Chapter 6 – The Mid 19th Century

The Mid 19th Century – The Great Exhibition and its Consequences

Introduction

Up to 1851 the existing schools and the Mechanics’ Institutions had made little impression on technology and technical education in Britain. The Universities of Oxford and Cambridge had contributed even less being mired in their medieval statutes. However the situation was about to change as the mid-19th century witnessed a particularly fascinating period economically, educationally, industrially and socially for Britain. It was the period of the Great Exhibitions and the emergence of other industrial countries which began to rival Britain’s supremacy in manufacturing. Up to the mid-19th century Britain was seen as the workshop of the world with unrivalled financial and industrial power but the situation was soon to change as the century moved on. In the 1850’s and 1860’s most European countries were engaged in a series of debilitating wars and fortunately for Britain none of these were on British soil. Picture below is an artists impression of the Crystal Palace where the Great Exhibition was staged.

Great Exhibition 1851

This gave Britain an advantage and opportunity to continue to sell its products and services where ever she chose to do so. Between 1855 and 1875 the value of British exports per head of the population, which itself was growing rapidly, rose by 50% i.e. from £4 to £6. The country remained the world leader in the export of textiles and the advantages of its natural resources particularly coal continued to give it some distinct benefits over its competitors. Total iron production in Britain in 1802 was approximately 100,000 tons and this had risen to over 2 million tons by 1850 and as a result most products were fabricated from iron and other metals by the mid 19th century. Most manufacturing units continued to employ relatively small numbers compared with our European competitors. The majority of workshops in the manufacturing centres making secondary metal products in Birmingham, Sheffield and across Lancashire still employed fewer than ten people. The average mining enterprises in Cornwall and the coal mines around Britain employed around 150 workers. However factories associated with railways, shipbuilding were big employers e.g. the naval dockyards employed over 5,000 workers during various wars. Overall the size of companies remained small until the 1870’s/80’s when mass production techniques and processing units associated with the manufacture of steel were introduced and as a result became more prominent.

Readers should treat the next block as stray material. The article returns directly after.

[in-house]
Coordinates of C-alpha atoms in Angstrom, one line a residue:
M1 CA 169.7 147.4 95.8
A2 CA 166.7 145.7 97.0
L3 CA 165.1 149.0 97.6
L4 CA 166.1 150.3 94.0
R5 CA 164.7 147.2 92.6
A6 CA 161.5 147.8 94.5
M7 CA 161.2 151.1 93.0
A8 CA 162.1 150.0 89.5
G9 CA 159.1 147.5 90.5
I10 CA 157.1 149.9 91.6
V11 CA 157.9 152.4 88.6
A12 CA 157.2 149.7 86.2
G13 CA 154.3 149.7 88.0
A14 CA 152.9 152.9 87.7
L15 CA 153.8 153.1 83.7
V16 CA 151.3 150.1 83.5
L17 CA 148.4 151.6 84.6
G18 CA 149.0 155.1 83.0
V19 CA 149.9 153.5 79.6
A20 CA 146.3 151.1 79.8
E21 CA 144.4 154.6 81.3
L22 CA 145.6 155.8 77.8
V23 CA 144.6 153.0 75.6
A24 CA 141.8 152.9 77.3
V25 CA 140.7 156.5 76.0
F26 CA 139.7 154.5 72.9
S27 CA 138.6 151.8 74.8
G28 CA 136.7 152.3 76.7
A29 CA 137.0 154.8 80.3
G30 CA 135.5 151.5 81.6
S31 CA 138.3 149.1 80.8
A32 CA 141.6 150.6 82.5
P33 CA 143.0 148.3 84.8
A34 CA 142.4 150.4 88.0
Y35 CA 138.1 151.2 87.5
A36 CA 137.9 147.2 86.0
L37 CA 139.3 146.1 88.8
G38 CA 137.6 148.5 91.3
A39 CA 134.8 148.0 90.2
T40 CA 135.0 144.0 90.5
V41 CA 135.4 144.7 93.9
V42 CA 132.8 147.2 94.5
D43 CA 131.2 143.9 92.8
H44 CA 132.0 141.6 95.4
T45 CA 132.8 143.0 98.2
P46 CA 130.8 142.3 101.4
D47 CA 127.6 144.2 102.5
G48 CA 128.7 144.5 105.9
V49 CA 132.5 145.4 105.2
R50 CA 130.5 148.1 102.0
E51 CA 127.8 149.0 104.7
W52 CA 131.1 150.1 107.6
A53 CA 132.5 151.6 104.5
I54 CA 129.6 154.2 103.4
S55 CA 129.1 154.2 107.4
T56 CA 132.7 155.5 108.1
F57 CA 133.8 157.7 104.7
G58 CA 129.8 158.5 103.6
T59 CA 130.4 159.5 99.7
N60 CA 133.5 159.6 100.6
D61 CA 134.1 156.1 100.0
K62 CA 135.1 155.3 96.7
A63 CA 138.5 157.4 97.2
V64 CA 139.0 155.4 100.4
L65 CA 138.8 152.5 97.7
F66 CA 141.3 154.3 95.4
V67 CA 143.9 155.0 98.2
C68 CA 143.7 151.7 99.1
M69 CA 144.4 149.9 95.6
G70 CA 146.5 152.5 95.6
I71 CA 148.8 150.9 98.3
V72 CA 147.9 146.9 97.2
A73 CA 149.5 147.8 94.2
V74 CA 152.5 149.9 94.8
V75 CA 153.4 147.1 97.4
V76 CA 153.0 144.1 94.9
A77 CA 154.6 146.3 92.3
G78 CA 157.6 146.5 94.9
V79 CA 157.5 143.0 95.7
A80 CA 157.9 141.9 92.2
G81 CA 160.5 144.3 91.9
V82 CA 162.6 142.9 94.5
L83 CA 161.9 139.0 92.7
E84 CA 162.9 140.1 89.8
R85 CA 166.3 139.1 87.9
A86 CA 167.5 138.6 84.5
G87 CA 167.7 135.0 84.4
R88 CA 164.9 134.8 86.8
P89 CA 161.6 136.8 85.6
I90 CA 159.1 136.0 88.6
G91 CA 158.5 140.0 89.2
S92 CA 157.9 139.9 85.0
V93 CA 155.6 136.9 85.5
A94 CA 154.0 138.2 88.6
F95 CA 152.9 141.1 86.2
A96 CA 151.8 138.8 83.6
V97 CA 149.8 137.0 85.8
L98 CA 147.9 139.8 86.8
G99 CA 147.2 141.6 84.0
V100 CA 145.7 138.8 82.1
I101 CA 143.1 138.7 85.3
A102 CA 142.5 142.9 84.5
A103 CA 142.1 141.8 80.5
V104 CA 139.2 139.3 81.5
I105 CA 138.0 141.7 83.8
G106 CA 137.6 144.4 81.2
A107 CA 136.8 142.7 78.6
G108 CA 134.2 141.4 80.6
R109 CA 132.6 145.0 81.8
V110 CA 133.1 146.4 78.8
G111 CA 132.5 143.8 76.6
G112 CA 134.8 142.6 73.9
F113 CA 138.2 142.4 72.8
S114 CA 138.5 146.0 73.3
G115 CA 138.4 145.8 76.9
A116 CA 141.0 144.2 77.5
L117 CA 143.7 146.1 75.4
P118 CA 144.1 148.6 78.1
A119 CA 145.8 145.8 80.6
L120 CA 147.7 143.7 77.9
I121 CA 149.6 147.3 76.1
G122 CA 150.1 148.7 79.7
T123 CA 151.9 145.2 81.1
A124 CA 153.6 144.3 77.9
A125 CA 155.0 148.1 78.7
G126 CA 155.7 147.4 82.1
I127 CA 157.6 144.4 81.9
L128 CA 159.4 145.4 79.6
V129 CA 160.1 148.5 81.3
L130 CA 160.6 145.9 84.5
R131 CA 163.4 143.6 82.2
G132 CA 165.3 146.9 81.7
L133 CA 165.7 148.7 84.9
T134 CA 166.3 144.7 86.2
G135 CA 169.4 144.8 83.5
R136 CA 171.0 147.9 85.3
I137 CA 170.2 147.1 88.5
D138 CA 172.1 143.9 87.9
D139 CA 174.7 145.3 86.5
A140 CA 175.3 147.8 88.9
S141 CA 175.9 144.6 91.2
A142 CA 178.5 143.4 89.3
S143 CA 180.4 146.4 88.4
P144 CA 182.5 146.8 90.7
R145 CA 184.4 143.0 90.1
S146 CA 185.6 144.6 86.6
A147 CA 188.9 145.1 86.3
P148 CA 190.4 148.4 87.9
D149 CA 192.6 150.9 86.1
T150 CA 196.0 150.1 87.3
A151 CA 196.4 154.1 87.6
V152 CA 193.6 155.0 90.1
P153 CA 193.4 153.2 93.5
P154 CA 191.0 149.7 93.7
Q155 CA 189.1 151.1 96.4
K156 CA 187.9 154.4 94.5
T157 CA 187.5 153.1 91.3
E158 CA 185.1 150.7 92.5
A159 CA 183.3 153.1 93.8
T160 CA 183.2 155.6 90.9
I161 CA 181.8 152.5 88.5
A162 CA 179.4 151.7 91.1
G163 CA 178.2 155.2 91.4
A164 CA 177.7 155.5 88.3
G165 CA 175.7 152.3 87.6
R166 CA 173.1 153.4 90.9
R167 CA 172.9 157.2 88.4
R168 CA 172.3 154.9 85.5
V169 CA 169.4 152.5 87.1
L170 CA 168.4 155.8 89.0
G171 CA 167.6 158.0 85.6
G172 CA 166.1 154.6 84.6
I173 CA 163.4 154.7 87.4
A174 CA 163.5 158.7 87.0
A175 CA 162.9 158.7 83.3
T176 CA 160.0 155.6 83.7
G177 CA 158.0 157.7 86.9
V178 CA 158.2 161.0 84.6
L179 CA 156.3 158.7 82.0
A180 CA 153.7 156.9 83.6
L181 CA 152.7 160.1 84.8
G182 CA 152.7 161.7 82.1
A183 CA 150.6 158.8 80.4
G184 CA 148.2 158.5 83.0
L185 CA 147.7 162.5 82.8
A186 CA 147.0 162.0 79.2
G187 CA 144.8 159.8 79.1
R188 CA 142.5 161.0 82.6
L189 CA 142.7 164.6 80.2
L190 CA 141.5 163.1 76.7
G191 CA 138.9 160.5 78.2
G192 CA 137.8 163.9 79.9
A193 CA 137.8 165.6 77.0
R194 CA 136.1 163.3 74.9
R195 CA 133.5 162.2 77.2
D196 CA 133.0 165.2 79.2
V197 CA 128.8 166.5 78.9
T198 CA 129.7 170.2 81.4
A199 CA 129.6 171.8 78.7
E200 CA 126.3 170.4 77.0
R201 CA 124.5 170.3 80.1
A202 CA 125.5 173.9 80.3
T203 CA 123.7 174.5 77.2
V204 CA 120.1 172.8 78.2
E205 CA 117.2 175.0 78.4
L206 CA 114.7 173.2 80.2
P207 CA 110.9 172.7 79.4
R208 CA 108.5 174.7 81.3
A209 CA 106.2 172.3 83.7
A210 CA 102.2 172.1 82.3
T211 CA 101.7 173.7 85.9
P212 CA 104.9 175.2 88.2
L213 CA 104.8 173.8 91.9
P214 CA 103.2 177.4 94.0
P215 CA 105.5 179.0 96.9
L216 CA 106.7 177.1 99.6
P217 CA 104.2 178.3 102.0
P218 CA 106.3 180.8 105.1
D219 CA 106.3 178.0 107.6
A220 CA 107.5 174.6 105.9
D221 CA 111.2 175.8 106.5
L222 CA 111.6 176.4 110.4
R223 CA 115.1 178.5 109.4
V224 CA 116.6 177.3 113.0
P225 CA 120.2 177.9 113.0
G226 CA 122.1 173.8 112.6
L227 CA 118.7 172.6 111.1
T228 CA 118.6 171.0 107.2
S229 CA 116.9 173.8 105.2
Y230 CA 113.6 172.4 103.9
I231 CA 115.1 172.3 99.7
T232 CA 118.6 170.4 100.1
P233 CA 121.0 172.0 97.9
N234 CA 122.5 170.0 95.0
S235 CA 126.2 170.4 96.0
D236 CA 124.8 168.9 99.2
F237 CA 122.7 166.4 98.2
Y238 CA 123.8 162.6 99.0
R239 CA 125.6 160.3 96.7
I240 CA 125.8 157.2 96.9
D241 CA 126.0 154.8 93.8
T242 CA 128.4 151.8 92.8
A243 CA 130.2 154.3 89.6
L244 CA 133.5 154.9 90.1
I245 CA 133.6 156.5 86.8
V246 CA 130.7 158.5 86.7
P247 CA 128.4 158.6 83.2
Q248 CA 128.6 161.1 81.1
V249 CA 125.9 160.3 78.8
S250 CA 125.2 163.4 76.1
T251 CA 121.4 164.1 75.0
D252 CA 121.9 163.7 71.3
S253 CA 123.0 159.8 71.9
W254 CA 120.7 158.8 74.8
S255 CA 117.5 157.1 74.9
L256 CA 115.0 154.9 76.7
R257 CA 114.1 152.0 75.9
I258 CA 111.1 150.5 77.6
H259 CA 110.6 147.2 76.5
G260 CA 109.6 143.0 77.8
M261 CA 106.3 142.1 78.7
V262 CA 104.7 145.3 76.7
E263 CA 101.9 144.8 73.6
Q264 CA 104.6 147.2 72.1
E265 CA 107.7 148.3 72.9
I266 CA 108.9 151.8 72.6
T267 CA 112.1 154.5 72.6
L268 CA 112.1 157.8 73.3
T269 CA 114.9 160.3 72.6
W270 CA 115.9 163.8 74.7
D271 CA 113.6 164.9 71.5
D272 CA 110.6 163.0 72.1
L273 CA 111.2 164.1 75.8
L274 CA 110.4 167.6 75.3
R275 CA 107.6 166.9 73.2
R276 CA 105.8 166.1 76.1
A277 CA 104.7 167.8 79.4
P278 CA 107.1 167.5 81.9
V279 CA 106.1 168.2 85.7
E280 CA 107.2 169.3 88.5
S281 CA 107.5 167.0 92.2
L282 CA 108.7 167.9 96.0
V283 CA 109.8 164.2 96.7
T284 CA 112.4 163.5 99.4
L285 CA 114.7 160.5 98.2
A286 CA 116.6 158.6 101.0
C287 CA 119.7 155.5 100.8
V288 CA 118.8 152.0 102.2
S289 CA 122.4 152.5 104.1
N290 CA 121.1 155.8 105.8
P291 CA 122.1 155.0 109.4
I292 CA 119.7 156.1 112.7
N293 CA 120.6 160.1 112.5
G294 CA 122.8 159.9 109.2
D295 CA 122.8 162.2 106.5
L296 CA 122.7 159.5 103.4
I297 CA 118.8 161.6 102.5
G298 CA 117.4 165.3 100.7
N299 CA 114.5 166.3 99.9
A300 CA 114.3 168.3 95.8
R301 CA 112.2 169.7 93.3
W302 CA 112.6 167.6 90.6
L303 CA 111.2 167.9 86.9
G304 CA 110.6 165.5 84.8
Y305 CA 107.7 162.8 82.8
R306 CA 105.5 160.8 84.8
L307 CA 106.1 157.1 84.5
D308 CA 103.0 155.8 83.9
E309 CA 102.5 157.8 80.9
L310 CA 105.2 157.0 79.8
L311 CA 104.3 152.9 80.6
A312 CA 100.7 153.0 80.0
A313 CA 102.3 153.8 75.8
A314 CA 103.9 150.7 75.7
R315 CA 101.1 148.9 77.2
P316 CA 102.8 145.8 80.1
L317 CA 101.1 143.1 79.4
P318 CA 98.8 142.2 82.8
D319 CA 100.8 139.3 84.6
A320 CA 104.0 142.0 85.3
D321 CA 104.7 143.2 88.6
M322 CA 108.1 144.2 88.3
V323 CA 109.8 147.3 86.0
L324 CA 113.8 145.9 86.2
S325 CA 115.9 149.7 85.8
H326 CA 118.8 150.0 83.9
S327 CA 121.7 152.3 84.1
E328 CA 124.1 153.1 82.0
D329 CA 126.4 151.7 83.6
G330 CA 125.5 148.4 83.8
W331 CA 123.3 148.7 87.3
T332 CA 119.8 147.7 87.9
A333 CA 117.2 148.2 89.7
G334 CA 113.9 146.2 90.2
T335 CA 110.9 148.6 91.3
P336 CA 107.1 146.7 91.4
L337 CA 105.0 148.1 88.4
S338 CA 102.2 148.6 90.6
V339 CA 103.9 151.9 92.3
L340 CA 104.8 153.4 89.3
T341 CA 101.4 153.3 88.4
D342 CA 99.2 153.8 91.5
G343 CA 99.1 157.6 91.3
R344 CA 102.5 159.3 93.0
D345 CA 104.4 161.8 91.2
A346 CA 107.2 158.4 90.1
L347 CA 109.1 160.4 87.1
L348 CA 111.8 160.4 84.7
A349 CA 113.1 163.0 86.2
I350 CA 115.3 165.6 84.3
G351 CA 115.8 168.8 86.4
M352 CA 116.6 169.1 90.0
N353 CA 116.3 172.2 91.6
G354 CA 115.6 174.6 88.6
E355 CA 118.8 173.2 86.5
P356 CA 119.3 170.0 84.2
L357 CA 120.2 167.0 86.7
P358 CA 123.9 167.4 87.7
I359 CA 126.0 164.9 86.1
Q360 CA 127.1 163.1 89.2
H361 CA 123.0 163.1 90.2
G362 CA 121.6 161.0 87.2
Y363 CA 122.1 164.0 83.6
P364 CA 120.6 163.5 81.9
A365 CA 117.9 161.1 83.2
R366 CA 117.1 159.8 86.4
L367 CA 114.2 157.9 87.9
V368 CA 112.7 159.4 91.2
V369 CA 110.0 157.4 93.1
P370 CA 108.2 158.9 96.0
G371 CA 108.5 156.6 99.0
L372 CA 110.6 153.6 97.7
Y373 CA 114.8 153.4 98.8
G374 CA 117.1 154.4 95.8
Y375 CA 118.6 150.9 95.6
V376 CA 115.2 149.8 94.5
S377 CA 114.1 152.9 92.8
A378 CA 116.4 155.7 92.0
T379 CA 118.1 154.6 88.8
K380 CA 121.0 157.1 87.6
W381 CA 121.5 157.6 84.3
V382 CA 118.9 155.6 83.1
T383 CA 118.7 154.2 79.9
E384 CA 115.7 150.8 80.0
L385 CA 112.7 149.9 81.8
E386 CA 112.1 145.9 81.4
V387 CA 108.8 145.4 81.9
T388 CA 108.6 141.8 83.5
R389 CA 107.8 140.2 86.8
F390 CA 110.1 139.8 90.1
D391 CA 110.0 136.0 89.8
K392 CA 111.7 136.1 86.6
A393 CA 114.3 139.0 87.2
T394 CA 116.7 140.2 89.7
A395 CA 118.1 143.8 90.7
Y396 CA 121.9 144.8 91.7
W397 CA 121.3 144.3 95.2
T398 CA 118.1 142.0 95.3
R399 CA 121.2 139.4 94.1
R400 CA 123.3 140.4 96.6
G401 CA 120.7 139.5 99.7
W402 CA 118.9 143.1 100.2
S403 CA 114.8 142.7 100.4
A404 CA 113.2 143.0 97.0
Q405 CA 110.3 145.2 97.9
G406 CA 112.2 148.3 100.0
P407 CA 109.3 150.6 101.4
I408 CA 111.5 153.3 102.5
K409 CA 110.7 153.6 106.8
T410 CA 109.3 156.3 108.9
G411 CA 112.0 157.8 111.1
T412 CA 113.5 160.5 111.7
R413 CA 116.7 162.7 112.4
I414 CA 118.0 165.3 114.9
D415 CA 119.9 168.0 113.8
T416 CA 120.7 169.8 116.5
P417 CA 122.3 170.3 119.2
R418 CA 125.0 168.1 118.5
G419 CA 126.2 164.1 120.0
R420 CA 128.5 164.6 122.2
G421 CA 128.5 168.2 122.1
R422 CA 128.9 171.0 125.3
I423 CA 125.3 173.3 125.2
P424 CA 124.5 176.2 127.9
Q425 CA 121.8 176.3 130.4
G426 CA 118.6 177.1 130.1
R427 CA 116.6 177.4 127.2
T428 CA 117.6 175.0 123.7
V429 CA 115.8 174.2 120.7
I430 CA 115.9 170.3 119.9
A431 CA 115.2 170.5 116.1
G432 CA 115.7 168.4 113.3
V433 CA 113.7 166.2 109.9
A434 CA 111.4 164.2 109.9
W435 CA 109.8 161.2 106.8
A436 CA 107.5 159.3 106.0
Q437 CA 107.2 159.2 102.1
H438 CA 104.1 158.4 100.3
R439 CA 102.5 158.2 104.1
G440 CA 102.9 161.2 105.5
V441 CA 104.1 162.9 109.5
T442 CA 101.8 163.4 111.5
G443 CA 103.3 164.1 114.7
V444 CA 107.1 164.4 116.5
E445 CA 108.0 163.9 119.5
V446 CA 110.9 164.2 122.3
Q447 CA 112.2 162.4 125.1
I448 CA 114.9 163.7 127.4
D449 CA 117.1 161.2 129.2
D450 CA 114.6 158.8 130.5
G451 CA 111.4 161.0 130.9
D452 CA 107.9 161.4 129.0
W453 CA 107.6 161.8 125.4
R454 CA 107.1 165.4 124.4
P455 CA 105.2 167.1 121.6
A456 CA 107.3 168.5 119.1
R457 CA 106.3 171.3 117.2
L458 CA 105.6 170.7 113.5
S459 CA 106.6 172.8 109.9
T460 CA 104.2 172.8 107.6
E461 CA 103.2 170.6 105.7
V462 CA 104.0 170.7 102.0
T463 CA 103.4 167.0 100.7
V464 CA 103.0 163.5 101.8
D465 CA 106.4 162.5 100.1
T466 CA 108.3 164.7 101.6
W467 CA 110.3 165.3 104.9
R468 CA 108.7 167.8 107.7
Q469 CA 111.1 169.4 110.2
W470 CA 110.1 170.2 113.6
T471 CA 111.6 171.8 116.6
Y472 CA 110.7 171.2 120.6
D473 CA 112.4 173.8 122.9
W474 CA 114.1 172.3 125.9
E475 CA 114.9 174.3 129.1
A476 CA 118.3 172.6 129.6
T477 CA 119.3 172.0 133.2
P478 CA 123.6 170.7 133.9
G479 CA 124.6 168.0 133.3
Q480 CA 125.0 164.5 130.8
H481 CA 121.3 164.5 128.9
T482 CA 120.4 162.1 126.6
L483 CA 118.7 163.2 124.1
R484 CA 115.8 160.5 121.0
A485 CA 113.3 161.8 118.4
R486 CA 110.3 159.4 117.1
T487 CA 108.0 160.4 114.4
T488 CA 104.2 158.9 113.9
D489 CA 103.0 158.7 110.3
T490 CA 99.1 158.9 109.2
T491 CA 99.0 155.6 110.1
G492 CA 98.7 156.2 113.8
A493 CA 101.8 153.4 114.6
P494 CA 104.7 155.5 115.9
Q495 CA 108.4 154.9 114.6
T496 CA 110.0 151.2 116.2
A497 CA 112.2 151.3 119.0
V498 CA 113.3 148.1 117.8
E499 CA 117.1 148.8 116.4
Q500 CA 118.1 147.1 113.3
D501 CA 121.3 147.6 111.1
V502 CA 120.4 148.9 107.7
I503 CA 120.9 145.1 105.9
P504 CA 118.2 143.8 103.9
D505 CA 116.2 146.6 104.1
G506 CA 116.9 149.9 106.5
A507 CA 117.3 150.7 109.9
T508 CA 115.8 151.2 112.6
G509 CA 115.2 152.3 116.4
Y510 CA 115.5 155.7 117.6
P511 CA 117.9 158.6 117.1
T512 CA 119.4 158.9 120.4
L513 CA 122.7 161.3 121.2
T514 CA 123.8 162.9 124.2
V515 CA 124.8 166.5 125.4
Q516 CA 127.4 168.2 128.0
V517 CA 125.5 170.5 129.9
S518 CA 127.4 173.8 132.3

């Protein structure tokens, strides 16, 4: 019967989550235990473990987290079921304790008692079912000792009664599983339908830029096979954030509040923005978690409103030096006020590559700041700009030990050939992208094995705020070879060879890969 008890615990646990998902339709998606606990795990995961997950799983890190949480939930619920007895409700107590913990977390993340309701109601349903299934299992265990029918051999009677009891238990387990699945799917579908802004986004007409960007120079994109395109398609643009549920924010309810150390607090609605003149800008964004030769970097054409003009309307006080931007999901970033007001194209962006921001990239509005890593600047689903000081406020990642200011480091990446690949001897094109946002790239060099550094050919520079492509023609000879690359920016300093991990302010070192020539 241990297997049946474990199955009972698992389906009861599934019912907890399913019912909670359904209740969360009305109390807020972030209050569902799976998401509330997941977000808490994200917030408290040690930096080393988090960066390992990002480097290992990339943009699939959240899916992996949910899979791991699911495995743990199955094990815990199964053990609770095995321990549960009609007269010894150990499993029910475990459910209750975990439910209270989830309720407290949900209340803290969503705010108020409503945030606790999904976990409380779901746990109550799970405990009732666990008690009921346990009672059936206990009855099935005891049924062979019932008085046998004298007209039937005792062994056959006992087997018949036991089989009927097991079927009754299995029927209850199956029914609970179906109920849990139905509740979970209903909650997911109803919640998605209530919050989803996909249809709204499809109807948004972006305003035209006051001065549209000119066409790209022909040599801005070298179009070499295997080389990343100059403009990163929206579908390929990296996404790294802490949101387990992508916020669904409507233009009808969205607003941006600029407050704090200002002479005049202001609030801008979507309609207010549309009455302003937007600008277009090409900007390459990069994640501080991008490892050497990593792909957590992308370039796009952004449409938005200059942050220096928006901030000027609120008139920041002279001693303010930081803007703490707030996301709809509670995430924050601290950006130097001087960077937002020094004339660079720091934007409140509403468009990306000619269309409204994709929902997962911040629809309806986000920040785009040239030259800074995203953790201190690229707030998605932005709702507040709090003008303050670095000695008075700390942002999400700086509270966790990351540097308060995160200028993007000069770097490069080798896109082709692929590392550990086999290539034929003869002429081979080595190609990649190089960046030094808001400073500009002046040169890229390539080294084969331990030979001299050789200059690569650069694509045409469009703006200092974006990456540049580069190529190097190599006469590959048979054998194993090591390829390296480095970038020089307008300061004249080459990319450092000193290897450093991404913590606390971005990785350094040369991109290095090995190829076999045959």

One real advantage for Britain was the guaranteed and given markets in the empire for its products and services irrespective of their quality. The existence of the empire greatly assisted the access to cheap resources across the world, the so-called ‘imperial bonus’, but nevertheless even accepting this highly questionable advantage the magnitude of Britain’s achievements were remarkable.

The Great Exhibition of 1851.

The Great Exhibition of the Works of Industry of all Nations was organised by the Prince Consort (Prince Albert), Henry Cole, Francis Fuller and other key members of Society for the Encouragement of Arts, Manufactures and Commerce (Society of Arts) to celebrate industrial technology and design. The Executive Committee membership also included some notable individuals namely Robert Stephenson, Isambad Kingdom Brunel and was chaired by William Cubitt. The Great Exhibition and its consequences provide a useful opportunity to assess Britain’s position as the leading industrial nation and the state of its educational system particularly technical education. The Great Exhibition had both positive and negative consequences as we will see later and the positive ones gave a boost to the development to technical education. One of the positive outcomes of the Great Exhibition was it re-ignited the debate about the continuing deficiencies in the countries educational system both at school level and particularly the urgent need to develop a technical education system.

Many commentators say that the success of British Industry at the Great Exhibition was a resounding endorsement of its scientific, technological and industrial know- how. Whilst others commented that it highlighted for the first time that Britain was beginning to lose its manufacturing prowess and supremacy compared with its competitors and identified the beginning of its decline as the leading industrial power. However the exhibition provided a unique opportunity for proclaiming and broadcasting national pride and self congratulation felt by the country and its people.

The exhibition attracted over six million people from around Britain and beyond and with a minimum entrance fee of one shilling, (equivalent to 5p decimal currency), it highlighted the pride that the workers took in their achievements. The majority travelled to the Crystal Palace by train which by that time was the most popular form of transport. As a result of its success and large attendance the Great Exhibition made a surplus of £186,000 and this was used to purchase 86 acres of land in South Kensington that became know as ‘Albertopolois’ in recognition of the essential role played by the Prince Consort. The prime movers in this initiative and subsequent investment of the surpluses were the Prince Consort, Lyon Playfair and Henry Cole who later were to become secretaries of the Department of Science and Art. In retrospect the exhibition was more of a social success than an economic one. Britain took most of the medals for manufactured and industrial products whilst other nations took the prizes for foodstuffs, handicrafts and raw materials. America was just emerging as an industrial nation and was already beginning to show its ingenuity and innovation in some products.